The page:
Hearing held over whether to separate Daybell murder cases
ST. ANTHONY — Chad Daybell’s attorney argued Friday that his client’s murder trial should be held separate from Lori Vallow Daybell’s but prosecutors said having one trial will save money and is more efficient.
John Prior’s motion to sever was held via Zoom before District Judge Steven Boyce. Chad Daybell appeared next to Prior from the Fremont County Jail wearing a white dress shirt and dark tie. Daybell said nothing during the hearing.
Chad and Lori Daybell are charged with multiple counts of conspiracy to commit murder and first-degree murder in relation to the deaths of 7-year-old Joshua “JJ” Vallow, 16-year-old Tylee Ryan — two of Lori’s kids — and Chad’s first wife, Tammy Daybell. They were both indicted at the same time and the cases are currently connected.
“We have a trial that is set for January and it’s fast approaching. There’s a significant amount of preparation that needs to be done and there is going to be a significant difference as to how I prepare in the event the case is joined or separate,” Prior said.
In a motion for severance filed in September, Prior argued that “if the cases and trial are not severed, the Defendant Chad Guy Daybell will not be afforded a fair and impartial trial.”
Lori Daybell’s case has been on hold since June as she was declared incompetent for trial. Few details about her mental health have been released because her case is sealed but earlier this month, court records show the Idaho Department of Health and Welfare, along with two doctors, submitted reports to Boyce. It’s unknown what those reports contain but a closed hearing was held in her case last Friday.
Fremont Prosecuting Attorney Lindsey Blake asked Boyce to wait on issuing a decision on separating the case until more information is available on Lori Daybell’s case.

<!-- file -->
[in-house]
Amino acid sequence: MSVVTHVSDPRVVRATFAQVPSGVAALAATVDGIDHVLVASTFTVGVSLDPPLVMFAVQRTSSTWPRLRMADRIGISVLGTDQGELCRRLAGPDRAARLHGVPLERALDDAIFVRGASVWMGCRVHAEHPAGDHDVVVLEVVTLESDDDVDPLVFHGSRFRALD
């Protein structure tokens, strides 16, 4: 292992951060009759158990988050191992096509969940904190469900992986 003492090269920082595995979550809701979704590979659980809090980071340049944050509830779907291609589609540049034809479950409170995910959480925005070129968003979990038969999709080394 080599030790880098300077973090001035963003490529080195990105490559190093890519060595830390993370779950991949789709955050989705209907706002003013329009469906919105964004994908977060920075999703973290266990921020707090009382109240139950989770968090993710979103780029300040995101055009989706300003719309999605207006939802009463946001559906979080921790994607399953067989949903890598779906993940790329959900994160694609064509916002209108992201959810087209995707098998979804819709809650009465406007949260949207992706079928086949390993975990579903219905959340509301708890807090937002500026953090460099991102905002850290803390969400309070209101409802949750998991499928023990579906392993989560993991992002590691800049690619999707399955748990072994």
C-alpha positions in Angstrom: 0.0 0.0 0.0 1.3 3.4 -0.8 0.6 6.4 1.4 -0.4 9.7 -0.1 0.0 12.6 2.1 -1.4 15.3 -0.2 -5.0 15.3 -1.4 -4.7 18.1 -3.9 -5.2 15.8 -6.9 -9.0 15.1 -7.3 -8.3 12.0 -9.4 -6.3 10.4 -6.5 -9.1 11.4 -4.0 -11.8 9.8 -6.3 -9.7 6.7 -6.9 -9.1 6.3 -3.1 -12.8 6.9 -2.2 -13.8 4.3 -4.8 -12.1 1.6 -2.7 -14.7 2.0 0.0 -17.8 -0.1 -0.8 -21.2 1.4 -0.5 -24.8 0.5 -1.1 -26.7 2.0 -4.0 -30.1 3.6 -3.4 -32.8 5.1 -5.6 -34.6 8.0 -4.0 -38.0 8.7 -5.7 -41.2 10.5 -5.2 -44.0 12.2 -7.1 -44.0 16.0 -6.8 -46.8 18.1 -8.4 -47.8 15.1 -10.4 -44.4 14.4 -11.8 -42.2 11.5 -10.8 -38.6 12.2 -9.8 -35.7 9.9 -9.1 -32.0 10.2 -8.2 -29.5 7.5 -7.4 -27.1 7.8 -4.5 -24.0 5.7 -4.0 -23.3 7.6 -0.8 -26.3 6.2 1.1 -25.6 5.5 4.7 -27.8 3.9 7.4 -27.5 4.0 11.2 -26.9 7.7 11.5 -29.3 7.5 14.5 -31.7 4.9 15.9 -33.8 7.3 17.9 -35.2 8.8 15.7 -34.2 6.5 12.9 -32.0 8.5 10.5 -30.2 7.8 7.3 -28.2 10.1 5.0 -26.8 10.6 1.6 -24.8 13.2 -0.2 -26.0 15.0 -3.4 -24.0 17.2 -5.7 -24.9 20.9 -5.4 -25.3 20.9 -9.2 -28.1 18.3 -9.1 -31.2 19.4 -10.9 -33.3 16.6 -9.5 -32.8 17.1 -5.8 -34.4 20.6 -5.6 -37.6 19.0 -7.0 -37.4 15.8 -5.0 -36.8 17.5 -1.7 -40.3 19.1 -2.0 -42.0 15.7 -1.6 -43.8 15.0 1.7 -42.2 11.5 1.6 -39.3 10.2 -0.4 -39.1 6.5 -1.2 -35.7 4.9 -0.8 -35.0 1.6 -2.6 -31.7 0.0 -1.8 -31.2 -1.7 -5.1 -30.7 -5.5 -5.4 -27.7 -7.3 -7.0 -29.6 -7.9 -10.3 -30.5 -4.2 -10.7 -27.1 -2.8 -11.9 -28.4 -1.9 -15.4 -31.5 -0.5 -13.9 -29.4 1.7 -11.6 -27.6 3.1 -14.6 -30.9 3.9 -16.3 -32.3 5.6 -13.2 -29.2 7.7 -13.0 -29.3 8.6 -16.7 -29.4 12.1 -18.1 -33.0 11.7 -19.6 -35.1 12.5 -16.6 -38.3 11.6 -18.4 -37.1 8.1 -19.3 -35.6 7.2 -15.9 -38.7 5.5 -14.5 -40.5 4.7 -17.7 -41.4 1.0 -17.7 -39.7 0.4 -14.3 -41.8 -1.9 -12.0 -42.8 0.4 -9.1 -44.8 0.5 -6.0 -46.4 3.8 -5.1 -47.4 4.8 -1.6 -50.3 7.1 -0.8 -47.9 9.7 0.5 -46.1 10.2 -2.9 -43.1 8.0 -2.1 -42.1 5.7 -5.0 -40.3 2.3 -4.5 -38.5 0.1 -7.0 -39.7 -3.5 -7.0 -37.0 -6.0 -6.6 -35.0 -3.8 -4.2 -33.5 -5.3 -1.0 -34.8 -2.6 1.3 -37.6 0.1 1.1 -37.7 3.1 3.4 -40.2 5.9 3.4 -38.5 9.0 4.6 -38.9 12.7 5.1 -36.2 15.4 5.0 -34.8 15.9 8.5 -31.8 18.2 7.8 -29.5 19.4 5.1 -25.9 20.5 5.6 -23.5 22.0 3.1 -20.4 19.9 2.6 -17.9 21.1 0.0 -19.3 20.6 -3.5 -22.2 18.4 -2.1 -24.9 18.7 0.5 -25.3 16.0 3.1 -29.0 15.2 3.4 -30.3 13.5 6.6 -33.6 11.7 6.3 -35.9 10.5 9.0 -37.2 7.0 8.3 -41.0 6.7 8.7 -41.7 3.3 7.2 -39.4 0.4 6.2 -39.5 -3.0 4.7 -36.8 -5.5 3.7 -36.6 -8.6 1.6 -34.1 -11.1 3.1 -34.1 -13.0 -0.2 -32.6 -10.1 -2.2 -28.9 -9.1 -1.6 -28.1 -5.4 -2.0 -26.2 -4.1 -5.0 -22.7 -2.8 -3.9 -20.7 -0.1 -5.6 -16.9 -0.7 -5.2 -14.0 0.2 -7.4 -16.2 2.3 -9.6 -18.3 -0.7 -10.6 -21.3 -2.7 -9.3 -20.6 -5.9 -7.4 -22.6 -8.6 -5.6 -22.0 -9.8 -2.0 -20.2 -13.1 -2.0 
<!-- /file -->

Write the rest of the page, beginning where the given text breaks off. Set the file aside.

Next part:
“It would be most appropriate in the interest of judicial economy and to preserve all rights of the parties that Ms. Vallow Daybell also be allowed to be heard regarding a motion to sever since this also affects her trial rights,” Blake said. “We believe that until a decision on the stay in her case is made, it would be premature to factor that into the decision to sever the cases.”
The trial for both Daybells is scheduled to begin in January in Ada County and is expected to last ten weeks. Blake pointed out that if the cases are separated, there would be a “significant impact with regard to costs for the counties involved as well as time for all the witnesses.”
“It would be 20 weeks to replicate the same evidence, require us to call all the same witnesses and use all the same staff and resources to do those trials,” she said.
Prior argued that his defense strategy will be different based on whether the cases remain joined or not. He asked Boyce to issue a decision soon.
“I don’t want any delay, Judge. I need a decision one way or the other whether this thing is going to be severed because I have a significant amount of preparation that I’m going to need to do and there’s going to be an impact on which way this goes,” Prior said.
Boyce said he will consider the arguments and issue his decision in writing.
Prior has also filed a motion to have the indictment and death penalty against Chad Daybell dismissed. A hearing on those issues is scheduled for March 23.